Review of Graven Image’s The Future Started Yesterday

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For this writer, concept albums are a hit-or-miss proposition.  The idea needs to both inspire the band musically and power a lyrical thread strong enough to engage the listener intellectually.  Nobody wants to hear Dream Theater grind out eight epic songs about waffles.  (Or do we?)  CT-based metal mavens Graven Image found their muse and have released nine songs with a story to tell and a theme that is very close to current world and American culture.

The Future Started Yesterday’s concept centers on a soldier who has been mentally and physically battered by the atrocities of war.  “One Mistake” begins with a short scene in a psychiatrist’s office where a therapist engages the protagonist before the song kicks in with solid trad-metal riffage.  The arrangement is very straight-forward until the midway point where the guitars are stripped away, leaving some dynamic bass-and-drum interplay.  “Far Away” changes gears as the soldier reads a letter, an acoustic guitar strumming a progression that would be at home in the 80’s Guns ‘n Roses canon.  Vocalist Martin O’Brien carries the song, his voice conveying the lonely, desperate emotion of someone longing for a family member or lover thousands of miles away.  As the last notes fades out, “No Atheist In A Foxhole” slams in, frenetic and aggressive in method.  Guitarist Paul Coleman throws down a fitting lead – short and to-the-point, like a live grenade at your feet.

Throughout the album the rhythm section of drummer Phil Michalak and bassist Andrew Purchia pounds away, riffing in lock-step and deftly navigating the pace changes in “Demons.”  New guitarist Scott Williams and the aforementioned Coleman do a fine job of sharing the sonic space, rarely stepping on each other’s toes.  They shift effortlessly from guitar harmony to unison riff with tasteful embellishments and ripping leads. Coleman’s solo early in “1600 Deception Avenue,” the band’s take on classic Megadeth, is a great segue into the main riff.  Williams deploys his versatile style on the lead in “Demons,” twisting and diving before returning the tumbling verse parts.  Two songs, in particular, exhibit the band’s ability to shift gears.  Both “Twisted And Broken” and “World Of Decay” begin with acoustic passages and break into classic metal and ending on a faster note.  “World Of Decay” also showcases O’Brien’s voice which, in places, is a dead-ringer for Rob Halford circa Painkiller and the high notes near the end of “…Decay” are worth a fair share of Dungeon Master’s Guides.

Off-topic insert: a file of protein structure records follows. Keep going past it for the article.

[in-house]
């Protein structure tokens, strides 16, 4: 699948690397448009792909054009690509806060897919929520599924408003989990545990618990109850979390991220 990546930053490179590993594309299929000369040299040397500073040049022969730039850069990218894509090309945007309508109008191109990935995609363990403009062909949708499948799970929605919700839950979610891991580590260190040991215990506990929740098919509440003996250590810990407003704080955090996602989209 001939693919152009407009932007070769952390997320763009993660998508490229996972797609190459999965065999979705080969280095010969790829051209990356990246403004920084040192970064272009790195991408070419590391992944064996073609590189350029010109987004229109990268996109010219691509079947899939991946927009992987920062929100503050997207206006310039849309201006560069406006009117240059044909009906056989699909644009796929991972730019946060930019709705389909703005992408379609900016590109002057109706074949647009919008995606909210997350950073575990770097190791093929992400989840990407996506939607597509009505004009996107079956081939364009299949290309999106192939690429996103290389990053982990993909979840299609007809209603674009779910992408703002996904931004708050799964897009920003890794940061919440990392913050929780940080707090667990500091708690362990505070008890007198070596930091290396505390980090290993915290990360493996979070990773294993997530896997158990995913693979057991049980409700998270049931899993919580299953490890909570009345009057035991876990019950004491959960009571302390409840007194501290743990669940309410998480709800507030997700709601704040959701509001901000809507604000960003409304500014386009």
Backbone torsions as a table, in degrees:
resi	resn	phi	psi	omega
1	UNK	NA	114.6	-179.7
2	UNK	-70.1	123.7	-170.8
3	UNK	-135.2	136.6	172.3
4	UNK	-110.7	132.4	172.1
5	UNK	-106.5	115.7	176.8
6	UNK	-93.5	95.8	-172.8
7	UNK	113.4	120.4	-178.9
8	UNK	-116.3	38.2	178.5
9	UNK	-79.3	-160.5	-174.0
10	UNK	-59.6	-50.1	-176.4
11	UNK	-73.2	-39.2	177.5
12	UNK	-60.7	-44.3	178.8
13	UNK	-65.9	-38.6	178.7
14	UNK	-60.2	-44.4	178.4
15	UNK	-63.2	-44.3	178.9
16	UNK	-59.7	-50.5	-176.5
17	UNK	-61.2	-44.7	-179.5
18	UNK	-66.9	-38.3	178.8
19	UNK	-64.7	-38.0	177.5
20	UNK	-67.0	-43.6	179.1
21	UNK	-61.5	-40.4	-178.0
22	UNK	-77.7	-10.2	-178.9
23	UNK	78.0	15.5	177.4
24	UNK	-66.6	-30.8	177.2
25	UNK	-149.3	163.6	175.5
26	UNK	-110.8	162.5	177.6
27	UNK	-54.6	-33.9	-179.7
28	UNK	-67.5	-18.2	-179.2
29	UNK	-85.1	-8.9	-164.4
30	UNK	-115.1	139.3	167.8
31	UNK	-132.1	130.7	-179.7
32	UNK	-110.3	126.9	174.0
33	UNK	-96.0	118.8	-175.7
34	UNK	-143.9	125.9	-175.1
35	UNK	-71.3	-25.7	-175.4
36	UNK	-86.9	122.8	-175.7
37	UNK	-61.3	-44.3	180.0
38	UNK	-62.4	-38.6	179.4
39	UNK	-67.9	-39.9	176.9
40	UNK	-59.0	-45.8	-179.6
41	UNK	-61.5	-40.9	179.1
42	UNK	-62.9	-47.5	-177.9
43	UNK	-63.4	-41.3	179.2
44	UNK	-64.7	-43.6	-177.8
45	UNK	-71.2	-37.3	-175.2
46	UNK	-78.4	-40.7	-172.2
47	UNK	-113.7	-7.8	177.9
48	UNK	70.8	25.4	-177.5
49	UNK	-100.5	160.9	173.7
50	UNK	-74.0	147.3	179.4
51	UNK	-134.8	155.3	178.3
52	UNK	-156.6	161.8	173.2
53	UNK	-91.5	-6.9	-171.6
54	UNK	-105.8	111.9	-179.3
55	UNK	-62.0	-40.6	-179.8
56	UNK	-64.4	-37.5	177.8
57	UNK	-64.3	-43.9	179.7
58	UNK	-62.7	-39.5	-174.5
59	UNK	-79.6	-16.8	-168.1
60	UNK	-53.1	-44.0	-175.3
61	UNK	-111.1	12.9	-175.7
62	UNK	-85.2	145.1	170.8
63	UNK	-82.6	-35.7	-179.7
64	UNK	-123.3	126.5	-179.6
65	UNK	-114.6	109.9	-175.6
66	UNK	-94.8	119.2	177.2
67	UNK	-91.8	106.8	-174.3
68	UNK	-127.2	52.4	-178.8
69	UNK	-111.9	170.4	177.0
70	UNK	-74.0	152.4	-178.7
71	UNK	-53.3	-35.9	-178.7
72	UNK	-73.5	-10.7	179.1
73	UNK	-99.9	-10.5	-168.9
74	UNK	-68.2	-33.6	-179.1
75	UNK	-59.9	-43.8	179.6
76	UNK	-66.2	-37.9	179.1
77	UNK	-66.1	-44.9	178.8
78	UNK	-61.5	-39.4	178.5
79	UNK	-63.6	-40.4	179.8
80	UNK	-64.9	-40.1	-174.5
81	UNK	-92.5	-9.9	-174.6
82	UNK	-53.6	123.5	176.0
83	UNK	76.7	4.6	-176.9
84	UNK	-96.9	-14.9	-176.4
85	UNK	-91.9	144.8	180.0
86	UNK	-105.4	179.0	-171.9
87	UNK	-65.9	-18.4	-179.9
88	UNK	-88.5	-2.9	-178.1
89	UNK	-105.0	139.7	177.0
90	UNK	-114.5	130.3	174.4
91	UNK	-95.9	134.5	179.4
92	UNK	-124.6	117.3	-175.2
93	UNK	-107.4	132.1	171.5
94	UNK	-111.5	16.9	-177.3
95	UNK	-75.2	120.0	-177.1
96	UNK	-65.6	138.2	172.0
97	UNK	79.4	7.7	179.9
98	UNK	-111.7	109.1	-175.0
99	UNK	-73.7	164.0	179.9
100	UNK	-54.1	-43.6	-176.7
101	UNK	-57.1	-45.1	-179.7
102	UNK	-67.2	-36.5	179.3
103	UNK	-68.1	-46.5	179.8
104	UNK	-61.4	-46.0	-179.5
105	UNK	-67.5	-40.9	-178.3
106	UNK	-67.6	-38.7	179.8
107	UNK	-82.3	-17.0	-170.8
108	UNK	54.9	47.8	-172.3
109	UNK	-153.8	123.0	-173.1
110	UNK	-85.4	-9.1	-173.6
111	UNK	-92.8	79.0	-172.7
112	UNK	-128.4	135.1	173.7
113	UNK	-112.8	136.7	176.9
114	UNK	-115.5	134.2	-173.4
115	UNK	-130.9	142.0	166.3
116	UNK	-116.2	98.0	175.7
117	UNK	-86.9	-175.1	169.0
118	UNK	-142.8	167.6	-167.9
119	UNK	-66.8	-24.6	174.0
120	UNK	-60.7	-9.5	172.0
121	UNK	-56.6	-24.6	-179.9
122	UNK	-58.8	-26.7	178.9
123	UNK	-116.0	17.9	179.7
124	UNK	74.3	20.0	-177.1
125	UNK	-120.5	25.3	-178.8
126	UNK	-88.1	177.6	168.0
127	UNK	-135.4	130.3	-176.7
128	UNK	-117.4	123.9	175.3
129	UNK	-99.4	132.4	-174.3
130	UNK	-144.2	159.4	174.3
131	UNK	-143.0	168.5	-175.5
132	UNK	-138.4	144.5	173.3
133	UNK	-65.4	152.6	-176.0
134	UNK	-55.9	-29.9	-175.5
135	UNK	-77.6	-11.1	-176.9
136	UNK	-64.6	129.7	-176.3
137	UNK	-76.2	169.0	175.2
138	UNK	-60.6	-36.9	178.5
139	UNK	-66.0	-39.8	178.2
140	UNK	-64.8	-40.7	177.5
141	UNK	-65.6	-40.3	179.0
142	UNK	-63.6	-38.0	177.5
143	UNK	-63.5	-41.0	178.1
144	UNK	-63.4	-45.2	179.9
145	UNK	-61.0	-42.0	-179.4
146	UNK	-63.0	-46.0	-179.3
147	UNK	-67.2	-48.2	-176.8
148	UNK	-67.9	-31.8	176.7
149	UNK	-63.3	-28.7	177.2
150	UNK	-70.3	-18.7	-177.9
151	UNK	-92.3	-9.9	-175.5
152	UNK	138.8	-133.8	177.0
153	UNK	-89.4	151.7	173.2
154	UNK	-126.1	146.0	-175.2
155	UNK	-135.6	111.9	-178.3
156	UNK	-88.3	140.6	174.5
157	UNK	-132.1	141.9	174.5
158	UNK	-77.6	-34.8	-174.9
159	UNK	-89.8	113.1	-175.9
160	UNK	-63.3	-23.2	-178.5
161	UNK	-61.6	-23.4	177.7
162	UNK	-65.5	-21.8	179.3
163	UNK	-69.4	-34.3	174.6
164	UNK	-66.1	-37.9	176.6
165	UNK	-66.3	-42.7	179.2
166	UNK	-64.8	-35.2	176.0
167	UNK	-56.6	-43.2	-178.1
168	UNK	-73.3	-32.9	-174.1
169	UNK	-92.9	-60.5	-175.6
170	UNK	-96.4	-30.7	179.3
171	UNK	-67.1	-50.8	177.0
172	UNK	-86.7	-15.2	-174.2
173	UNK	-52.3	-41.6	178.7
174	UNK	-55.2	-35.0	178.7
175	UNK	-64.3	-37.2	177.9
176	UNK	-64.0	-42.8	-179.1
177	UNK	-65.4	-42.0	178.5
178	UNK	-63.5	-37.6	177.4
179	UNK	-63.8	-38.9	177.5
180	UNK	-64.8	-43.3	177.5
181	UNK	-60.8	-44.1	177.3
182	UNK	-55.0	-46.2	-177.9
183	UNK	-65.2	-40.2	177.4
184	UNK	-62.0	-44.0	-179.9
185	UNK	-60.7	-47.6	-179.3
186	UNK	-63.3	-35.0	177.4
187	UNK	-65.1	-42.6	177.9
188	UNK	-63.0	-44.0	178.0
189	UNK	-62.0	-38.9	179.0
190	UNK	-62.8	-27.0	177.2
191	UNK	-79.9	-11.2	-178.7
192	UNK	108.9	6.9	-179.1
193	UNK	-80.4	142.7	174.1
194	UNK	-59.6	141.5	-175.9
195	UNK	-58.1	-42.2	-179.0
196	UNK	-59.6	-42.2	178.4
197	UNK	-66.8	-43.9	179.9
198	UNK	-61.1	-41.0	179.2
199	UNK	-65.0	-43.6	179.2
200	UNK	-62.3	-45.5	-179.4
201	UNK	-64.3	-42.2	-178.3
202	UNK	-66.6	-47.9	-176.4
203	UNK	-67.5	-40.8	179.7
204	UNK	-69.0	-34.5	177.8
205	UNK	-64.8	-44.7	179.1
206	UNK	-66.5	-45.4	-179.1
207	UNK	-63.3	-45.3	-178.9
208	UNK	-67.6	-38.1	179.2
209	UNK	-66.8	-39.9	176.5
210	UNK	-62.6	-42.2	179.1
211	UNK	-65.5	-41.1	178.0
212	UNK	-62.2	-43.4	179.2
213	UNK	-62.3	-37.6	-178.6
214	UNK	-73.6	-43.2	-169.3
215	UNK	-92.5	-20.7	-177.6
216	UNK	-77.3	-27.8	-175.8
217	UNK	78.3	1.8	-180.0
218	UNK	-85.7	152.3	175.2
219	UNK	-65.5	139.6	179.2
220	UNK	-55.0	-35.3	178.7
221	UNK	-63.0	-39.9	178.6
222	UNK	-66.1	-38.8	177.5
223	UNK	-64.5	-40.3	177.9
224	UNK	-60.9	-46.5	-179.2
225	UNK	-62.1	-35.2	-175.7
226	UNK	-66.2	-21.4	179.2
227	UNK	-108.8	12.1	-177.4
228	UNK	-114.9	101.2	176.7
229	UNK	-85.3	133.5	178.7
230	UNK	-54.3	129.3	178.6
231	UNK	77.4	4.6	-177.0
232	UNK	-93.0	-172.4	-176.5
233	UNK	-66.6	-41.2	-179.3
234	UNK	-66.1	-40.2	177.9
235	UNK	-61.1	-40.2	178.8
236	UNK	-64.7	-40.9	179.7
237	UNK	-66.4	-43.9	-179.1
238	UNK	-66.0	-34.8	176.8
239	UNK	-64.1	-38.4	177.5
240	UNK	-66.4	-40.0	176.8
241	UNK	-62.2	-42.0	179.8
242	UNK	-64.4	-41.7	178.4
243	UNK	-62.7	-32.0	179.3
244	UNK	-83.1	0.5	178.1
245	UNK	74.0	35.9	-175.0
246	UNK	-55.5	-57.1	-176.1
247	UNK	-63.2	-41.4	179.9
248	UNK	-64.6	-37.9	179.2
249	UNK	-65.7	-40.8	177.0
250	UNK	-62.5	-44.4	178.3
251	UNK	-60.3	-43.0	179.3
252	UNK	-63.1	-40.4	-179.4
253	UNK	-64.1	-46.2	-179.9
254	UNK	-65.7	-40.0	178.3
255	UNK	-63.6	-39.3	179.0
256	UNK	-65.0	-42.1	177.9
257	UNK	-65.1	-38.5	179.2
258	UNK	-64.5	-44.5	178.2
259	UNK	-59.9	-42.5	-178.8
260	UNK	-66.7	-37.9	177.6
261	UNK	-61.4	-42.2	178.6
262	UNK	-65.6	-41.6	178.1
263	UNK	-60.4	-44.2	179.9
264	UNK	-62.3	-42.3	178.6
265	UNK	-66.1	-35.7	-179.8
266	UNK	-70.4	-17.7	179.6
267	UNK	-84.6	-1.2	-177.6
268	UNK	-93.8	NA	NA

Concept albums are rare and successful concept albums are much more so, like finding a $50 bill in your pocket or an original Emmure riff.  Graven Image has done a fantastic job bundling nine songs around a single purpose and as a cohesive piece of art The Future Started Yesterday works.  The ebbs and flows match both the experiences of the soldier as well as his mental condition following the events.  What makes an album like Queensrÿche’s Operation: Mindcrime so unique is the ability to listen to the songs outside of the concept and have them work as individual entities.  You don’t need to know a single thing about Nikki, Dr. X, or Sister Mary to make sense of the song, to find where it fits.  Putting The Future Started Yesterday on random really separates the strongest material from the idea-specific offerings.  I feel like the acoustic songs are bit too stripped down and don’t stand on their own as well as the high-energy tracks.

Still, this is a minor quibble and at the end of the day Graven Image has crafted a concept record that actually works. Recorded and mixed locally by Dave Vignola and Vision Studios (Naugatuck, CT), The Future Started Yesterday is an interesting debut album as it sets the bar for all future offerings.  Are we going to see a second movement that further fleshes out our protagonist?  Something that is based on another story-driven idea?  Something completely different?  That’s up to the collective vision of Graven Image and I’m interested to see which direction they take.

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